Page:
Our In-Depth Review
Performance/Using The Dyson DC16 Root 6 Handheld Vacuum
There were some jobs that we weren’t able to finish before the charge ran out. The DC16 handheld vacuum reminded us of using a power tool requiring continuous pressure on the power button to operate.
Additionally, all of the weight sits at the back of the machine which required us to use two hands for support while operating. The filters were adequate and the noise level was moderate on this Dyson.
It proved to be a useful tool for cleaning our car, but the cleaning area was so small that it took a long time and the battery ran out before we could finish.
Performance on Carpets
Dyson recommends only sucking up small particles such as flour in very small amounts. We can only guess they suggest this to avoid clogging the filter.
That said, we began our thorough test by putting a small amount of flour on our medium pile carpet. Using the Root 6 to suck it up, we found that it did a excellent job extracting all the flour we could see.
Next we used rice to simulate medium particles and found again that the Dyson was easily able to capture all the particles. Lastly, we used white beans.
Not only are the white beans larger particles, they are also the heaviest.
Not all handheld vacuums have strong enough suction to grab these heavier particles. However, they were no match for the Dyson.
Performance on Hard Floors
We found that using the brush on the combination tool was very useful for cleaning fine and medium particles from hard surface flooring. For our large particles, white beans, we pulled back the brush and found that the Dyson DC16 vacuum easily sucked up all of our large particles.
In conclusion, we felt that this machine did a great job of picking up a variety of small amounts of debris from hard surface flooring.
The suction on the Dyson DC16 hand vacuum was so strong that it did a beautiful job of getting a variety of debris from our car floor.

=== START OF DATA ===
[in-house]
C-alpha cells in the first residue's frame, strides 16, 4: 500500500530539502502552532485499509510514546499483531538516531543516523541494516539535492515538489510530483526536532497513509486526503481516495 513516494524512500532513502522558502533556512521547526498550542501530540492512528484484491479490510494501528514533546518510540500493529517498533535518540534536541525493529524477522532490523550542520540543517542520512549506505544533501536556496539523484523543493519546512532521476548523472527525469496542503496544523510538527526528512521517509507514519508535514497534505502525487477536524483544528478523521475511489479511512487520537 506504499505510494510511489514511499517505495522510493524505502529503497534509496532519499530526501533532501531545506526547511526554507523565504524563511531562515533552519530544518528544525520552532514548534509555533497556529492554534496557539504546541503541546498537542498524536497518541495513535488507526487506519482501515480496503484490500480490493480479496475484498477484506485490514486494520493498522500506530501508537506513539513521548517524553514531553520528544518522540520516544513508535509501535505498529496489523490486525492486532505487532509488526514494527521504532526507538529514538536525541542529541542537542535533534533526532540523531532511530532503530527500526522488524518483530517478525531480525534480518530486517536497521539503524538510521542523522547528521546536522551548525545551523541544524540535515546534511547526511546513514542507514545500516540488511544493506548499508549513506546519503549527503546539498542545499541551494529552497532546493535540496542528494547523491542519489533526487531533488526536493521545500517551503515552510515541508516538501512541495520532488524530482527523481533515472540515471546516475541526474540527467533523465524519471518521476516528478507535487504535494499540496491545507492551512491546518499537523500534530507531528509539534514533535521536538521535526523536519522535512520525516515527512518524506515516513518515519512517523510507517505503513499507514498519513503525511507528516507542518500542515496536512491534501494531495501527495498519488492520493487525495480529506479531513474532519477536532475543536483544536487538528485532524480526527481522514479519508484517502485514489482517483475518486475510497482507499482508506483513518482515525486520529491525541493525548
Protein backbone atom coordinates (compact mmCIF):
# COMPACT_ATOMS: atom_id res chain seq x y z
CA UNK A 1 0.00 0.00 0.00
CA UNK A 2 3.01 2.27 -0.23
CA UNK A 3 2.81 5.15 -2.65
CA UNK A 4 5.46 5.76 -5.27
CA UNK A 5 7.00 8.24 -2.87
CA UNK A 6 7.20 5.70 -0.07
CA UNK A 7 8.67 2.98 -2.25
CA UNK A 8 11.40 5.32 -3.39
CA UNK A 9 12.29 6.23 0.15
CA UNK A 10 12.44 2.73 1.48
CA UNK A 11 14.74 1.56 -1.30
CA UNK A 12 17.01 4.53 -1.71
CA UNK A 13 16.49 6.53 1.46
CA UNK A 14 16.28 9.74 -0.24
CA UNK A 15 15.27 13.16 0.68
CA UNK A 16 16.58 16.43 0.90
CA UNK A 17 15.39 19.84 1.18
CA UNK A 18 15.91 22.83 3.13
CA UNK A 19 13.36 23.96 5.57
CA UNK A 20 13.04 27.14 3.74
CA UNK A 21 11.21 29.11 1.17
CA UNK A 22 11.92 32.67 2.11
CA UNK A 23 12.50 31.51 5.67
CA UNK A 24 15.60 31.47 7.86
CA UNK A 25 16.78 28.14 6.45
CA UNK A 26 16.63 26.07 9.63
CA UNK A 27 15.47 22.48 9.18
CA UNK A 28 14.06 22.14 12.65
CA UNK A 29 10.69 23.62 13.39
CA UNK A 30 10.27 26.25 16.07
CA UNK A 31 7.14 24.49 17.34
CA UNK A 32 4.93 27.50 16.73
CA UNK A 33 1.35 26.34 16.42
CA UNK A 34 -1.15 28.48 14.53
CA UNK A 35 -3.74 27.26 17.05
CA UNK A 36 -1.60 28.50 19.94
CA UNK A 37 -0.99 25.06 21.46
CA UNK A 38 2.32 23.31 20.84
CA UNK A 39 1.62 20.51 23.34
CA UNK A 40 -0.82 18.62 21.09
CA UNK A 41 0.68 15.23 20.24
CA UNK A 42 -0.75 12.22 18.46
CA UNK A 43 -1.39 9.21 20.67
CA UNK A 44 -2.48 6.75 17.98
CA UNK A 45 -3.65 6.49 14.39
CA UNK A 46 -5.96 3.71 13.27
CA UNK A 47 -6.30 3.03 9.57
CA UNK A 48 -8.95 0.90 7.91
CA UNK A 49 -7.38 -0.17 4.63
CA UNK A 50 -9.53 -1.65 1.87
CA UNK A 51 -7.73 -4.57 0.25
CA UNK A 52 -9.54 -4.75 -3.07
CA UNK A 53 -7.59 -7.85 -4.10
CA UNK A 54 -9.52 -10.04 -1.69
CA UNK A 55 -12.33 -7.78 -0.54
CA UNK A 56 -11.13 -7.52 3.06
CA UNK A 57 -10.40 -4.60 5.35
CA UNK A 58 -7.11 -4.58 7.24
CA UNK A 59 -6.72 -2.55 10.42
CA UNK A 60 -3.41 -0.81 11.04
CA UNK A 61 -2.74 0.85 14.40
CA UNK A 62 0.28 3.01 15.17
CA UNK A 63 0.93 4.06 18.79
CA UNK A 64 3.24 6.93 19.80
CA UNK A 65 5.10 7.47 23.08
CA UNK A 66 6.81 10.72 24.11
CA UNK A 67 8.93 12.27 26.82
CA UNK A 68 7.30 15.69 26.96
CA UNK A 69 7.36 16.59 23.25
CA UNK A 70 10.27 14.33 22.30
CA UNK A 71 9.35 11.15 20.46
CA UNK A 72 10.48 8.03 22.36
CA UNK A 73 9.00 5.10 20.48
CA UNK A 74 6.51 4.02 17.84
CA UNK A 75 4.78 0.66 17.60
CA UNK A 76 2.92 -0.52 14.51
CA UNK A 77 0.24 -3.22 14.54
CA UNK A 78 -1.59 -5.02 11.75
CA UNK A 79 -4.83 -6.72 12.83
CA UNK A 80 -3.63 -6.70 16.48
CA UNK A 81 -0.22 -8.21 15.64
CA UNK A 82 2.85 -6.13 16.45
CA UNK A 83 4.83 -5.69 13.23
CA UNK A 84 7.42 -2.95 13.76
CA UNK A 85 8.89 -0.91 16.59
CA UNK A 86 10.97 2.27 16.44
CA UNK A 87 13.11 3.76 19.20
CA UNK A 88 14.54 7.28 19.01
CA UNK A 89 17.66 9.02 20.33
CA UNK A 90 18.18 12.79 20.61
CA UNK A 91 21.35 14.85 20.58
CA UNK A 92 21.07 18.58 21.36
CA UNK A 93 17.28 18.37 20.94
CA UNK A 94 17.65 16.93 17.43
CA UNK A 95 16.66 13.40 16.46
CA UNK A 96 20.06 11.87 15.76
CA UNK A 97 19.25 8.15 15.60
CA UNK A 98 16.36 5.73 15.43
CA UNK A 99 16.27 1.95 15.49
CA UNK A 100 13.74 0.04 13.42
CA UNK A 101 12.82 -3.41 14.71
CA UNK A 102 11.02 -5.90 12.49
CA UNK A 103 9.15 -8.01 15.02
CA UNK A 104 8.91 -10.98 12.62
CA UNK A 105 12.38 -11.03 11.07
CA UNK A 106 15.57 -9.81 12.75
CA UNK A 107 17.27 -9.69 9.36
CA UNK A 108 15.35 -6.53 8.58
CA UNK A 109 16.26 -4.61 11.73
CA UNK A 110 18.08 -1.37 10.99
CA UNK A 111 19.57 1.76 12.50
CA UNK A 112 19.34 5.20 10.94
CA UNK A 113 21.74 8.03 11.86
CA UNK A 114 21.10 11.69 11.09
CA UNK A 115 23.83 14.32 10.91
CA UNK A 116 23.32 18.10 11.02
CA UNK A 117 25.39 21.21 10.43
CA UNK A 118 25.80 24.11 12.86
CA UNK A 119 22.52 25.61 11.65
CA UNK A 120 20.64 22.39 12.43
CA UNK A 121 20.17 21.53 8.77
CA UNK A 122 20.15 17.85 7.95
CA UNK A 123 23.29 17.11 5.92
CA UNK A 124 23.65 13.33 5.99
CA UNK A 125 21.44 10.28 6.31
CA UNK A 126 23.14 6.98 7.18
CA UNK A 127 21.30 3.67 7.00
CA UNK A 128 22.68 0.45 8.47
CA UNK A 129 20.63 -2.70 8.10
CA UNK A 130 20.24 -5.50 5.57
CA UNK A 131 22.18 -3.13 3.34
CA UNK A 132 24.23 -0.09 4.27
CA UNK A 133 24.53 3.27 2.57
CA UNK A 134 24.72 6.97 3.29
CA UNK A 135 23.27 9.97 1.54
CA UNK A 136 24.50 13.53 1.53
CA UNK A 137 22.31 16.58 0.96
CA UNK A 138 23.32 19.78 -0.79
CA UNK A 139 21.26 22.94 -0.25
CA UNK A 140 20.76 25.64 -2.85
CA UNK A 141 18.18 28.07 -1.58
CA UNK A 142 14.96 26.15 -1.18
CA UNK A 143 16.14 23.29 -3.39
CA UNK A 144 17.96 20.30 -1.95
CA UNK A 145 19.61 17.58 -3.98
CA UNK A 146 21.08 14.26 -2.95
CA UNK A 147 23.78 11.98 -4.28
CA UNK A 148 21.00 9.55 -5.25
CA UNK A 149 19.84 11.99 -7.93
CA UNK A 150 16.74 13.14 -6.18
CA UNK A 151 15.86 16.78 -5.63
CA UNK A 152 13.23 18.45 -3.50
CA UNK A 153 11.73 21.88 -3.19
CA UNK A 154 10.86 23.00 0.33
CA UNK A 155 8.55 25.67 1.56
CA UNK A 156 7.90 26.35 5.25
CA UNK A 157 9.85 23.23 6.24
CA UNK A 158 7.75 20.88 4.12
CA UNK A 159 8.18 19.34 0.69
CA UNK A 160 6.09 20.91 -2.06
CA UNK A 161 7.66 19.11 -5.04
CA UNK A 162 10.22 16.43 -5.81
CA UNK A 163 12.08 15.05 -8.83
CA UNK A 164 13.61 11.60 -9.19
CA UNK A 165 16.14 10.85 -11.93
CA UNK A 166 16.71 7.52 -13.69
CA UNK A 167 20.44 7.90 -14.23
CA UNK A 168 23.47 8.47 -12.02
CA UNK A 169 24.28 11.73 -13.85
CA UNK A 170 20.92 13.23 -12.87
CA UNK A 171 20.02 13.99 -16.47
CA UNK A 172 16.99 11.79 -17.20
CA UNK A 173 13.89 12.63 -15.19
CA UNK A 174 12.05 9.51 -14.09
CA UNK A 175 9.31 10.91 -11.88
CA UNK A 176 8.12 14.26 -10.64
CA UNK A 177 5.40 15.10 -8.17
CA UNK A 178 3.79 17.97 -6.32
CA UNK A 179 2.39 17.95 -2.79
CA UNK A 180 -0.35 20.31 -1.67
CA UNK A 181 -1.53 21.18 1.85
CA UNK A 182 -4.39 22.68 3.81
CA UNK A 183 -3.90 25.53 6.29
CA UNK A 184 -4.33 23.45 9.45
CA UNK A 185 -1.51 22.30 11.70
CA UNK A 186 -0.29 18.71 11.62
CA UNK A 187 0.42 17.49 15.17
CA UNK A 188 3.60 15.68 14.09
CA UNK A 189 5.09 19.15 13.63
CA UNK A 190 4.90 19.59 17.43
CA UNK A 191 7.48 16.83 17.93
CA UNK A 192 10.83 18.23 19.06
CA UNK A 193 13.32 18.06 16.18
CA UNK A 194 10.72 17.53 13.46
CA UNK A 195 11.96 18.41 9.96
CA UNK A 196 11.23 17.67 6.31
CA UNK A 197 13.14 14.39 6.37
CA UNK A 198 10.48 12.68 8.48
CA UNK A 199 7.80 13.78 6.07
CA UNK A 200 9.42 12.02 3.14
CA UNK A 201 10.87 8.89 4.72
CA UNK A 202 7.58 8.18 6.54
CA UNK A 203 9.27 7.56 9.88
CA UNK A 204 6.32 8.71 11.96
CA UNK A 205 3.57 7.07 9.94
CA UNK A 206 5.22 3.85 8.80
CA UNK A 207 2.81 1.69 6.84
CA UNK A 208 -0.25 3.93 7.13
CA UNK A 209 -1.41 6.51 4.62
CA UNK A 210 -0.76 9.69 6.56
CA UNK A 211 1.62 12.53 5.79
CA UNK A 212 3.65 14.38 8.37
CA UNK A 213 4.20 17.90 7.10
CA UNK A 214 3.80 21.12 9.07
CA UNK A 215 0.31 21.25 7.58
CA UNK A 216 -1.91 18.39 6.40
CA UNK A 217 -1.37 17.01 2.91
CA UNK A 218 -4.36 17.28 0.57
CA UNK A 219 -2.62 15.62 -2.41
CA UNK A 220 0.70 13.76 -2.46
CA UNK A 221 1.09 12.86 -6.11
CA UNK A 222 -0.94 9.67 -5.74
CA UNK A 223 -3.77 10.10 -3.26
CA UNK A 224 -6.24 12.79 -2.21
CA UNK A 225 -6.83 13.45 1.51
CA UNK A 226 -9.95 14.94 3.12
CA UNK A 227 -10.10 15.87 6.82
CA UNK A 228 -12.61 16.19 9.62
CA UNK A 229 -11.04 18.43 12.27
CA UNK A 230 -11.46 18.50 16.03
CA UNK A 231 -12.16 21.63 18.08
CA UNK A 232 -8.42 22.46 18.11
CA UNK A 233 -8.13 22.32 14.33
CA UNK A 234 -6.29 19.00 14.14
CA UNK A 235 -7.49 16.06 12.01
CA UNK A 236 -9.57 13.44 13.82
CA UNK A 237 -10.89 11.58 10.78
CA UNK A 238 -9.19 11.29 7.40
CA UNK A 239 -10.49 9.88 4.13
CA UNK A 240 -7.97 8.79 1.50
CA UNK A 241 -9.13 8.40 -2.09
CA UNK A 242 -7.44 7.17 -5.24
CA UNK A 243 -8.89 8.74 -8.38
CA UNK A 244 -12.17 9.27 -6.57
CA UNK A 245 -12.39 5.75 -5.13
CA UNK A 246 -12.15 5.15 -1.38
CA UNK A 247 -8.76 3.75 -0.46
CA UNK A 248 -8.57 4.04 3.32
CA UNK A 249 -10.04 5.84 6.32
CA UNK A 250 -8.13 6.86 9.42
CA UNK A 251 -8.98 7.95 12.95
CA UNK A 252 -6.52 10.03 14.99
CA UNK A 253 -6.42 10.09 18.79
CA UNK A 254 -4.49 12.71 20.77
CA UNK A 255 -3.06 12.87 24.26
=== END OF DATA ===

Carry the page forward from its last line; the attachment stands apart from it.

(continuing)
The unfortunate thing is that the accessory tools we had are petite, covering very small surfaces at a time.
It took so long to clean the seats and floors that we exceeded the six minute battery charge limit and the vacuum died on us when we had just half the car cleaned.
For many pet owners, finding a vacuum that is able to keep your furnishings free of pet hair is highly desirable.
To see if the Root 6 was able to live up to the task, we rubbed pet hair onto our upholstered couch and used the vacuum to clean it up.
The suction was powerful enough that it was able to grab every last strand of pet hair.
Our only complaint was that a lot of the hair got caught in the lint strip located on the bottom of the combination accessory tool.
While we were glad that it was off our couch, it would be a pain to pluck it off if we needed to clean high volumes of pet hair.
There are two filters on the Dyson DC16, a pre-filter assembly and a post filter. Both filters are made of thick foam and are washable. This can be done simply by rinsing the filters and allowing them to dry completely before using them again.
Dyson recommends washing your filters every three months and even has a program that will automatically remind you with a feature accessed through their website. The filters did an OK job of capturing airborne particles. There wasn’t a huge jump in our particle scanner, but it also didn’t cleanse the air as it cleaned.
Attachments / Onboard Tools
There are a multitude of attachments available for this machine. However, those are a separate purchase. We had the combination accessory tool and the crevice tool for testing.